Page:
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[561a] and shamelessness ‘manly spirit.’ And is it not in some such way as this,” said I, “that in his youth the transformation takes place from the restriction to necessary desires in his education to the liberation and release of his unnecessary and harmful desires?” “Yes, your description is most vivid,” said he. “Then, in his subsequent life, I take it, such a one expends money and toil and time no more on his necessary than on his unnecessary pleasures. But if it is his good fortune that the period of storm and stress does not last too long, and as he grows older [561b] the fiercest tumult within him passes, and he receives back a part of the banished elements and does not abandon himself altogether to the invasion of the others, then he establishes and maintains all his pleasures on a footing of equality, forsooth,1 and so lives turning over the guard-house2 of his soul to each as it happens along until it is sated, as if it had drawn the lot for that office, and then in turn to another, disdaining none but fostering them all equally.3” “Quite so.” “And he does not accept or admit into the guard-house the words of truth when anyone tells him [561c] that some pleasures arise from honorable and good desires, and others from those that are base,4 and that we ought to practise and esteem the one and control and subdue the others; but he shakes his head5 at all such admonitions and avers that they are all alike and to be equally esteemed.” “Such is indeed his state of mind and his conduct.” “And does he not,” said I, “also live out his life in this fashion, day by day indulging the appetite of the day, now wine-bibbing and abandoning himself to the lascivious pleasing of the flute6 and again drinking only water and dieting; [561d] and at one time exercising his body, and sometimes idling and neglecting all things, and at another time seeming to occupy himself with philosophy. And frequently he goes in for politics and bounces up7 and says and does whatever enters his head.8 And if military men excite his emulation, thither he rushes, and if moneyed men, to that he turns, and there is no order or compulsion in his existence, but he calls this life of his the life of pleasure and freedom and happiness and [561e] cleaves to it to the end.” “That is a perfect description,” he said, “of a devotee of equality.” “I certainly think,” said I, “that he is a manifold9 man stuffed with most excellent differences, and that like that city10 he is the fair and many-colored one whom many a man and woman would count fortunate in his life, as containing within himself the greatest number of patterns of constitutions and qualities.” “Yes, that is so,” he said.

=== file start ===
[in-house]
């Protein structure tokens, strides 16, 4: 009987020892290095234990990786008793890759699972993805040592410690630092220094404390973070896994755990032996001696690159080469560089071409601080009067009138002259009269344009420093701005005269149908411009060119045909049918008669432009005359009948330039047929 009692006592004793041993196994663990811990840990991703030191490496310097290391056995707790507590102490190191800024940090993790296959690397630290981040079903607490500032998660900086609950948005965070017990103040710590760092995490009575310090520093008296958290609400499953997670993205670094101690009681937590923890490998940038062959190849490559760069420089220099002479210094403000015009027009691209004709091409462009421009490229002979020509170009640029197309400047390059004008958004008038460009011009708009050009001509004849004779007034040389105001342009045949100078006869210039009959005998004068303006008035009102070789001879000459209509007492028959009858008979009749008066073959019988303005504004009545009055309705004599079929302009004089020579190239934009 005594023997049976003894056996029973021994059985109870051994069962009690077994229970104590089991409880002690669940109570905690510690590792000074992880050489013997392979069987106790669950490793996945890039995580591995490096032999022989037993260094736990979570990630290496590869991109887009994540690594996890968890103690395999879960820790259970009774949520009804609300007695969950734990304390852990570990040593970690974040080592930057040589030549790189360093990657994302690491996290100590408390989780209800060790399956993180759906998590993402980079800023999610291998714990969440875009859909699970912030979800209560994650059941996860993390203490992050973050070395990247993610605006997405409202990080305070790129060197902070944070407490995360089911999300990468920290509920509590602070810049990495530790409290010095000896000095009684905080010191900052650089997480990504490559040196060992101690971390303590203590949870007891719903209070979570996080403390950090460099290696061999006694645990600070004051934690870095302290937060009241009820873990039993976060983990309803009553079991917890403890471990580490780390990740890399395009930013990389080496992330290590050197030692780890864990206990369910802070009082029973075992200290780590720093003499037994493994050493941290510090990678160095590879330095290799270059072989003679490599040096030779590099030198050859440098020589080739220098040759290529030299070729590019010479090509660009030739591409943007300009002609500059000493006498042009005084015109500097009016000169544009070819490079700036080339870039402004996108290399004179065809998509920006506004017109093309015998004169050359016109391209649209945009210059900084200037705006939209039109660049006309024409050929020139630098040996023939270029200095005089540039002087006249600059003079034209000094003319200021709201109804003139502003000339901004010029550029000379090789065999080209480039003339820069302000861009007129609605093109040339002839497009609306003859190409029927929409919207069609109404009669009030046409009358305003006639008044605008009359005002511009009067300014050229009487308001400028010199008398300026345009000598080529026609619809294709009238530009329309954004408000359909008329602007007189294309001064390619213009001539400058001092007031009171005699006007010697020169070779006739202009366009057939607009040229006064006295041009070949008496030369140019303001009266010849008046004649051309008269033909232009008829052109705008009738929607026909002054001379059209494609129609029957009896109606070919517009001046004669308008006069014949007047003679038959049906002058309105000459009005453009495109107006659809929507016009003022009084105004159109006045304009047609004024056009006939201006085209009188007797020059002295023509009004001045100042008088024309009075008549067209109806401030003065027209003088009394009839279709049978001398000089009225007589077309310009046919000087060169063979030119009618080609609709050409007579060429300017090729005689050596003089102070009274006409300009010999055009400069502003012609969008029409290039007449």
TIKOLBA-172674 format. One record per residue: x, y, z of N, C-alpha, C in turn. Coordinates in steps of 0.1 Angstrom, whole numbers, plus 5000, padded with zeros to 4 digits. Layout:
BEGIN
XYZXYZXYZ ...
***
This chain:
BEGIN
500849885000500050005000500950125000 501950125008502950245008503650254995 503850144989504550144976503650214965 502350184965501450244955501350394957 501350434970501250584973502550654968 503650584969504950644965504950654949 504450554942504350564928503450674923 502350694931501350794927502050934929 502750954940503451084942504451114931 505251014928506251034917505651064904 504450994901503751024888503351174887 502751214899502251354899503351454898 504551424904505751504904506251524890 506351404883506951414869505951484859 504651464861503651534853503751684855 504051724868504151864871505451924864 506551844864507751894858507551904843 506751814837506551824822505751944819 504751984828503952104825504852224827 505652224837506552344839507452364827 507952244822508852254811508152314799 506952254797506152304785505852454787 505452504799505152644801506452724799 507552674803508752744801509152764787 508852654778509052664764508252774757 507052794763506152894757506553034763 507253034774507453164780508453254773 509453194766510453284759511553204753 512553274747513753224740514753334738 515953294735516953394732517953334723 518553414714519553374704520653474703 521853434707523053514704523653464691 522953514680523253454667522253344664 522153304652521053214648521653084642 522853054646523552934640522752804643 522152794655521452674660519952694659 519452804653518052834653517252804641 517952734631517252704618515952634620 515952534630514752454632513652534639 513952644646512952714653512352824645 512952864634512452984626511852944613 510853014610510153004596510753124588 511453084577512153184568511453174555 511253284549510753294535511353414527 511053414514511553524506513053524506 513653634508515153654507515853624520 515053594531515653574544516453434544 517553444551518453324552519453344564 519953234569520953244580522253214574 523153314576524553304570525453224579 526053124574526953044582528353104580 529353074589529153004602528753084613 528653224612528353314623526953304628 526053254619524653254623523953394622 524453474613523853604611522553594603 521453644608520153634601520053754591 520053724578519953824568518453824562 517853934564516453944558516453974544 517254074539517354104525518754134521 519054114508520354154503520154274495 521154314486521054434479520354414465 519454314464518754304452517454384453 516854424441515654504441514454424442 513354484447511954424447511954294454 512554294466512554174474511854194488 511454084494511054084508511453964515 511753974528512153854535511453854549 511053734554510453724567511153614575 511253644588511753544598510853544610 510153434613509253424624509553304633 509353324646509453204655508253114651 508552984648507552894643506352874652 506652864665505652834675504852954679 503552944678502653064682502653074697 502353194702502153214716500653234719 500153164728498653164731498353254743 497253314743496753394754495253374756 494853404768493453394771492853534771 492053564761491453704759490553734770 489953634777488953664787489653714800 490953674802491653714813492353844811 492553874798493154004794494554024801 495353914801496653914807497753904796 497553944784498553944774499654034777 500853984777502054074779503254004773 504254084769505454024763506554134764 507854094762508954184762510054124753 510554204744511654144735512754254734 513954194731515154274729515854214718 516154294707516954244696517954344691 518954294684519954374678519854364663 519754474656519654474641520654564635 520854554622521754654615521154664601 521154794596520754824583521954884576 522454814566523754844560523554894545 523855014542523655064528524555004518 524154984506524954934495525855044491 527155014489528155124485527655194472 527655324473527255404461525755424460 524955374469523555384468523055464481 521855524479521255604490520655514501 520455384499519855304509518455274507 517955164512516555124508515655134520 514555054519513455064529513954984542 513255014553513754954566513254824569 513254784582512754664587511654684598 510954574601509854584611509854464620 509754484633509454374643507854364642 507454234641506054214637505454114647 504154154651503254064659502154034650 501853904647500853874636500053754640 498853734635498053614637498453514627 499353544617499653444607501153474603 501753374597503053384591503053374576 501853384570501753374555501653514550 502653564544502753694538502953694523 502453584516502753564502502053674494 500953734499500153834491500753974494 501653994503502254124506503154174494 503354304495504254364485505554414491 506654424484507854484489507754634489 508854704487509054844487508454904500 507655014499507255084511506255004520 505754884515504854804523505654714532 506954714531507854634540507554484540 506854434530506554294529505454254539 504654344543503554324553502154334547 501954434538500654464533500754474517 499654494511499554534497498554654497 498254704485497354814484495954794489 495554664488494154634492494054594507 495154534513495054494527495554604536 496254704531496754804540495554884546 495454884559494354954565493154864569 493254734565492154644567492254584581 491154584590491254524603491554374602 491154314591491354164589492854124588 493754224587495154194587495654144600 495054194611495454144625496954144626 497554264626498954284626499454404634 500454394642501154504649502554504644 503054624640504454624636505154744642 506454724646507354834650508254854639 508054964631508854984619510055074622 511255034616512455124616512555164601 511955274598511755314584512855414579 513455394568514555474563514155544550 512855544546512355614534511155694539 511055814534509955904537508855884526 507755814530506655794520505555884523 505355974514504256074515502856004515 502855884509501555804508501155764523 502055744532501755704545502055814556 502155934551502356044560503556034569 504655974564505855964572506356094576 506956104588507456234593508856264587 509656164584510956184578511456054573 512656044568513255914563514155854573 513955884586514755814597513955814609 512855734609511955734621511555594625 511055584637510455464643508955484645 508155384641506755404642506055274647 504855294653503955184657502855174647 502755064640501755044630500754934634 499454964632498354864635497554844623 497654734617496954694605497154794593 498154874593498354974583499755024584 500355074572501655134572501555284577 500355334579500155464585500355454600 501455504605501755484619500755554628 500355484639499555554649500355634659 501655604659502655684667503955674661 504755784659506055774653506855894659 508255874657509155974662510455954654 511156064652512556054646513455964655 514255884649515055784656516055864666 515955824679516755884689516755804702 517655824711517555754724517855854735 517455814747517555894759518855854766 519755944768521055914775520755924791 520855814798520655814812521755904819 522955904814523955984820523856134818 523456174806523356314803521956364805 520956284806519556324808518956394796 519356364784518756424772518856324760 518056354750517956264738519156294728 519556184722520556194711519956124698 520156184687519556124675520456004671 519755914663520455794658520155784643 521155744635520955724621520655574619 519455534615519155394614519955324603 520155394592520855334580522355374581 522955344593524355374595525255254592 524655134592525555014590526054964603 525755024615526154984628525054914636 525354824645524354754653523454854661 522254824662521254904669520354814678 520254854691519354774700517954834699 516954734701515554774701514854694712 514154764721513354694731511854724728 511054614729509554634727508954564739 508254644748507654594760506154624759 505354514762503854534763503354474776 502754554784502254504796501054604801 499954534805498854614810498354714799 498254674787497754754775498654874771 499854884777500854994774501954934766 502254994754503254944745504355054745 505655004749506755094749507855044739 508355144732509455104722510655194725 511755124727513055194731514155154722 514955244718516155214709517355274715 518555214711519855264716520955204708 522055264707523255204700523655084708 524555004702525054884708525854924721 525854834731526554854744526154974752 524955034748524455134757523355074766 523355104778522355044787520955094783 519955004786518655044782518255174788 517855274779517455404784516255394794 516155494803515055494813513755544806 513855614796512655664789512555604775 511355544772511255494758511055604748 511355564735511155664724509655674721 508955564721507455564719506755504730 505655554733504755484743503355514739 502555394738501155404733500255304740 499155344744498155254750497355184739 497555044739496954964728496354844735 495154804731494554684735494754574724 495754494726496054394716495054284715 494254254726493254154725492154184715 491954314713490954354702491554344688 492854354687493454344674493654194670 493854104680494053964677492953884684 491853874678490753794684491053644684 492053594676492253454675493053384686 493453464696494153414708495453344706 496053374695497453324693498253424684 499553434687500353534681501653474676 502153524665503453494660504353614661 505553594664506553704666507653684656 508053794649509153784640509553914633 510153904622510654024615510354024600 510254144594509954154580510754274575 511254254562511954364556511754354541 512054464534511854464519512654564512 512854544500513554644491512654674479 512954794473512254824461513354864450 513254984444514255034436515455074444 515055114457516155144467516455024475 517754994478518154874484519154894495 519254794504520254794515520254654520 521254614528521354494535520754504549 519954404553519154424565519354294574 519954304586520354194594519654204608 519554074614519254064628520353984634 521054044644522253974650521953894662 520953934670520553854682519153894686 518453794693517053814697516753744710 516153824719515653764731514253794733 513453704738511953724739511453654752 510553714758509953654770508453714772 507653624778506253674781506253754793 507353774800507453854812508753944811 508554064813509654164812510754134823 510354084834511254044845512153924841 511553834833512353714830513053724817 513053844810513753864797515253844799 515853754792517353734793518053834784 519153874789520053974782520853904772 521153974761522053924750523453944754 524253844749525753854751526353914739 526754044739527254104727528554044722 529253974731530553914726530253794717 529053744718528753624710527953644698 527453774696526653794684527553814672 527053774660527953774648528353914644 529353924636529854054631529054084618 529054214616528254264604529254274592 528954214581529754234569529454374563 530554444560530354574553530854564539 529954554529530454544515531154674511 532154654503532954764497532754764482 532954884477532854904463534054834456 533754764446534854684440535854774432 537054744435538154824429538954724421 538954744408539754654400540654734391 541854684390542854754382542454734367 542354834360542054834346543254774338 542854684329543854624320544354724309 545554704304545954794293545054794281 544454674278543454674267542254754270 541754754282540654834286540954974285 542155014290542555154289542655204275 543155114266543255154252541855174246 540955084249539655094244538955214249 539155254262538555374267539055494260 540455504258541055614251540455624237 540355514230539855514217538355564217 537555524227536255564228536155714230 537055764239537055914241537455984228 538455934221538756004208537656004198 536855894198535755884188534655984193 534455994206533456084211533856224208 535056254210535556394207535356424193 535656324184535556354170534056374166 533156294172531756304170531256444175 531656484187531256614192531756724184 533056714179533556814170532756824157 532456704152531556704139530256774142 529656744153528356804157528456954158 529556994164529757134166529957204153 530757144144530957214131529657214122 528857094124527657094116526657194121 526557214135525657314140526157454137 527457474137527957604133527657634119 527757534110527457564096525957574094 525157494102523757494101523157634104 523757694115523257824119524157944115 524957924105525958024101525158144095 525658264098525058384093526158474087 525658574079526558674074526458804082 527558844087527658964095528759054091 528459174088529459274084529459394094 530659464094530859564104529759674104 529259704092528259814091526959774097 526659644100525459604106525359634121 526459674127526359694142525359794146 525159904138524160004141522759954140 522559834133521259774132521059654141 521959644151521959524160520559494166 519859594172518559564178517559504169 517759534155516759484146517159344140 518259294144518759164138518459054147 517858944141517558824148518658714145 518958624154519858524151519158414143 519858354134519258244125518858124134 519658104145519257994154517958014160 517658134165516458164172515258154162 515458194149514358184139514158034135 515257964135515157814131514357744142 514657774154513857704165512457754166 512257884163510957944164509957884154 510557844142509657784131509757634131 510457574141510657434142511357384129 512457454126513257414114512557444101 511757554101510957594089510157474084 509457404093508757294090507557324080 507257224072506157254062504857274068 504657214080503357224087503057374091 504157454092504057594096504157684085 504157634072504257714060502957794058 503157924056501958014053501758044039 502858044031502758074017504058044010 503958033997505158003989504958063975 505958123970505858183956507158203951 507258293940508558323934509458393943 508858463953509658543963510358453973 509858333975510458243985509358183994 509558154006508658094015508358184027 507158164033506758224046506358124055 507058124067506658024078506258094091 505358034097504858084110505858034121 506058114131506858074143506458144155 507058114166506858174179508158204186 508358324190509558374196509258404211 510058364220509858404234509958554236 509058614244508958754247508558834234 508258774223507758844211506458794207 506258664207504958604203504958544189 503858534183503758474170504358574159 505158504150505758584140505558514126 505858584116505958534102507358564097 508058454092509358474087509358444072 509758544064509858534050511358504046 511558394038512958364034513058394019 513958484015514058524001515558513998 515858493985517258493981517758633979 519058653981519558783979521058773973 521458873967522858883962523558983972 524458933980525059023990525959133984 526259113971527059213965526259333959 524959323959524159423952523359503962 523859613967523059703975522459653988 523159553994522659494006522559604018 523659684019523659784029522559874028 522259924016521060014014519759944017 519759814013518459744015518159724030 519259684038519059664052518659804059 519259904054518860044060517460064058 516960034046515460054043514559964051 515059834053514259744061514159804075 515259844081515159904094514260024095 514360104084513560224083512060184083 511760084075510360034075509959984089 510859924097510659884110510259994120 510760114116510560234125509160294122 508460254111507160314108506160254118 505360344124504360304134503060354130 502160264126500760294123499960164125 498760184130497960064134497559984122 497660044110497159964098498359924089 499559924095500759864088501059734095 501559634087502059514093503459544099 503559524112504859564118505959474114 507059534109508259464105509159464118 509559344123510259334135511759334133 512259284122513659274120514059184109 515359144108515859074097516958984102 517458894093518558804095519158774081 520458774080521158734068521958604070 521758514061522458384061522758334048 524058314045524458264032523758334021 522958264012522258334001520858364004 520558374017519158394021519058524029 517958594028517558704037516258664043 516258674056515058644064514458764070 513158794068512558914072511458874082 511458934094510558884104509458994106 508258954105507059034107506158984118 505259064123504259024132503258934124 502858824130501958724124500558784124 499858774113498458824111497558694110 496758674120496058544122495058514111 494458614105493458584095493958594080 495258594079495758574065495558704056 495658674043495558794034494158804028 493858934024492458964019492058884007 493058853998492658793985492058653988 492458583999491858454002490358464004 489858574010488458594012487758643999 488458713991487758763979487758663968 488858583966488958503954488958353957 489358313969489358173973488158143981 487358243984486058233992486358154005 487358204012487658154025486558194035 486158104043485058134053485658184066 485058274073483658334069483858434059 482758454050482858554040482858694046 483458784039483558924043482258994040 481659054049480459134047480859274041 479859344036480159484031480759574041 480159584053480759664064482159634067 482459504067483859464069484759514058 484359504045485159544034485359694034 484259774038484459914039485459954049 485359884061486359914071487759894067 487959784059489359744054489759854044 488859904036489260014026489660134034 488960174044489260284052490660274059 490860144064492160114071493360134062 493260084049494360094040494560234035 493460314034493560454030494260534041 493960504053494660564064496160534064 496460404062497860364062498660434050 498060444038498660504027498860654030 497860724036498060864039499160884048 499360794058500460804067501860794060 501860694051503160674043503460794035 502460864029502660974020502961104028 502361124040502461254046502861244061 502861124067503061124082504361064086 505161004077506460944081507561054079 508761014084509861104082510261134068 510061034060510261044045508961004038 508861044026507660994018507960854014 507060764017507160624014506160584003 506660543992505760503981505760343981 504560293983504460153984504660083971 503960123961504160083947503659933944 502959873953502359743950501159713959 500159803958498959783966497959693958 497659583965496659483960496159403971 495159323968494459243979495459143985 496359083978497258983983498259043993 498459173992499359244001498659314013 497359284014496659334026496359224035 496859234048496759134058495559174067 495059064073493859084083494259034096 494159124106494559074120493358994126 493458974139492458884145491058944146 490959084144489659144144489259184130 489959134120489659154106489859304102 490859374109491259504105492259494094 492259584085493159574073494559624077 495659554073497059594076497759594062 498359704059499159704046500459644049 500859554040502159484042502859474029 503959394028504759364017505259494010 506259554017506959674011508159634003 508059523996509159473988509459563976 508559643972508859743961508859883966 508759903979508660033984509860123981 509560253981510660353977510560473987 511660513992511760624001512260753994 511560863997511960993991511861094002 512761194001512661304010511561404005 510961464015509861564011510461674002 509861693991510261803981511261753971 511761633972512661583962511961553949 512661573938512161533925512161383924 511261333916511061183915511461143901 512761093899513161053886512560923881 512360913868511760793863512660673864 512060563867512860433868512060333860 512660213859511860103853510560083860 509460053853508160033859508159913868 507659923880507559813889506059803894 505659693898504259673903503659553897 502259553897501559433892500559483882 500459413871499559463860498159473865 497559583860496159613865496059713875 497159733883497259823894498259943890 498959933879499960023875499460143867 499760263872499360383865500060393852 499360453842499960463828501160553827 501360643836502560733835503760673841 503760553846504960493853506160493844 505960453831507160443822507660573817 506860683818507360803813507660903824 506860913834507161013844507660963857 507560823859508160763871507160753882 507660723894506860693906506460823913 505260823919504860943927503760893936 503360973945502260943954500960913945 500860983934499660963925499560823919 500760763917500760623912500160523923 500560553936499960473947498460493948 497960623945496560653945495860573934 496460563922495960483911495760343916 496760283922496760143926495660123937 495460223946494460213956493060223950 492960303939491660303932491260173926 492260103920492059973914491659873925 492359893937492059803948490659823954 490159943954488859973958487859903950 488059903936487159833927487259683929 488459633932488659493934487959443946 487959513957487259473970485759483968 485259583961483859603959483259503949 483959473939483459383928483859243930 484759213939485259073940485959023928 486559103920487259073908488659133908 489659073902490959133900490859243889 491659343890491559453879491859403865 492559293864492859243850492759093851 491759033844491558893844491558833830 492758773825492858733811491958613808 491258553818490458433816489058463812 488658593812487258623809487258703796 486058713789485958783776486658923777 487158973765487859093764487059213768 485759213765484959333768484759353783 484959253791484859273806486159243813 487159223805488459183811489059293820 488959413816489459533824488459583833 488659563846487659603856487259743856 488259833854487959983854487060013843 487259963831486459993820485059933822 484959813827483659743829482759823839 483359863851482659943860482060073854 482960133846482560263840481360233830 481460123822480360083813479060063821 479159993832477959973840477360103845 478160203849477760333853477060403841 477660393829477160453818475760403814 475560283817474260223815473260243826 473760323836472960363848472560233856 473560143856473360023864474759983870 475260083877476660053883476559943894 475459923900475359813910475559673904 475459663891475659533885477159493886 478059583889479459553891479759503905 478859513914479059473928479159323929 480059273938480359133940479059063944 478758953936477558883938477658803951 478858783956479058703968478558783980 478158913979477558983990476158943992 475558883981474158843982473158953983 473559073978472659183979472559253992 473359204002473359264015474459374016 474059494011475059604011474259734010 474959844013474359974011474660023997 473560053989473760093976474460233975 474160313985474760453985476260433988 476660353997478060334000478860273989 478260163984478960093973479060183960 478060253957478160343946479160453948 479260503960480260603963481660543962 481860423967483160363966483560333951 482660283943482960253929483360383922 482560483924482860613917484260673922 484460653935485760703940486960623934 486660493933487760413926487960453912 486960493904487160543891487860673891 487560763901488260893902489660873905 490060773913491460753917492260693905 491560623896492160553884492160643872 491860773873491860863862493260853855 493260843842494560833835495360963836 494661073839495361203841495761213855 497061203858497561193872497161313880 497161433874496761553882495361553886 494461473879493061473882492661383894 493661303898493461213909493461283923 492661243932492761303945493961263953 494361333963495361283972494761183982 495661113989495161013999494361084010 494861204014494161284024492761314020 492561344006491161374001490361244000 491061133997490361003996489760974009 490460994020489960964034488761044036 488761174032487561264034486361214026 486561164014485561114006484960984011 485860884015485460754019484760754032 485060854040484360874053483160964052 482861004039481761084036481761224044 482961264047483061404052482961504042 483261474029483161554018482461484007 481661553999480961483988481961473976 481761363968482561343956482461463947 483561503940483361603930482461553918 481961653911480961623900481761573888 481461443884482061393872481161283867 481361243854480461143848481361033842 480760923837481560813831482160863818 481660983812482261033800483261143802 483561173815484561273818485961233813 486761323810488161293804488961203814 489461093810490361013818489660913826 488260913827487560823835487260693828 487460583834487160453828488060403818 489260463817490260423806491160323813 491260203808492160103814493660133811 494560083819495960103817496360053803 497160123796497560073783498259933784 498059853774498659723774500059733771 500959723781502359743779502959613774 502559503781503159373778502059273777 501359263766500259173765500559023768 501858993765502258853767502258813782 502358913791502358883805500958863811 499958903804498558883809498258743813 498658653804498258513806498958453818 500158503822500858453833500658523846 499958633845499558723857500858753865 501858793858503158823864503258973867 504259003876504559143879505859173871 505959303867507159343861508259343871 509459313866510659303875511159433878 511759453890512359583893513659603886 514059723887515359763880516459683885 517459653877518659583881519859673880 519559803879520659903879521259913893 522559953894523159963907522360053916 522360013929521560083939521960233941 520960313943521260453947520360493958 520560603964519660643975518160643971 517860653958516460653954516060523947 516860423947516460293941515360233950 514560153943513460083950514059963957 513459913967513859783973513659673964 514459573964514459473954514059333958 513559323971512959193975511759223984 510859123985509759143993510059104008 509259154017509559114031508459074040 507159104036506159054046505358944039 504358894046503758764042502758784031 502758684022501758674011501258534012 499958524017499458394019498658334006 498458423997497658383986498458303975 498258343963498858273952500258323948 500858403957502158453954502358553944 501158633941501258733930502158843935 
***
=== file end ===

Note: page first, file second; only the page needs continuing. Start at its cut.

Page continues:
1 For the ironical δή cf. 562 D, 563 B, 563 D, 374 B, 420 E and on 562 E, p. 307, note h.

2 Cf. Phaedr. 241 Aμεταβαλὼν ἄλλον ἄρχοντα ἐν αὑτῷ. For this type of youth Cf. Thackeray's Barnes Newcome. For the lot Cf. supra, p. 285, note d, on 557 A.

3 Notice the frequency of the phrase ἐξ ἴσου in this passage. Cf. 557 A.

4 An obvious reference to the Gorgias. Cf. Gorg. 494 E, Phileb. 13 B ff., Protag. 353 D ff., Laws 733.

5 The Greek Says “throws back his head”—the characteristic negative gesture among Greeks. In Aristoph.Acharn. 115 the supposed Persians give themselves away by nodding assent and dissent in Hellenic style, as Dicaeopolis says.

6 For the word καταυλούμενος cf. 411 A, Laws 790 E, Lucian, Bis acc. 17, and for the passive Eur.I. T. 367. Cf. also Philetaerus, Philaulus, fr. 18, Kock ii. p. 235, 187. 3μολπαῖσι δ᾽ ἡσθεὶς τοῦτ᾽ ἀεὶ θηρεύεται. For the type cf. Theophrastus, Char. 11, Aristoph.Wasps 1475 ff.

7 Cf. Protag. 319 D.

8 For τι ἂν τύχῃ cf. on 536 A, p. 213, note f,ὅταν τύχῃEurip.Hippol. 428, I. T. 722, Eurip.Fr. 825 (Didot),ὅπου ἂν τύχωσινXen.Oec. 20. 28,ὃν ἂν τύχῃςEurip.Tor. 68.

9 παντοδαπόν: cf. on 557 C.

10 Cf. 557 D.

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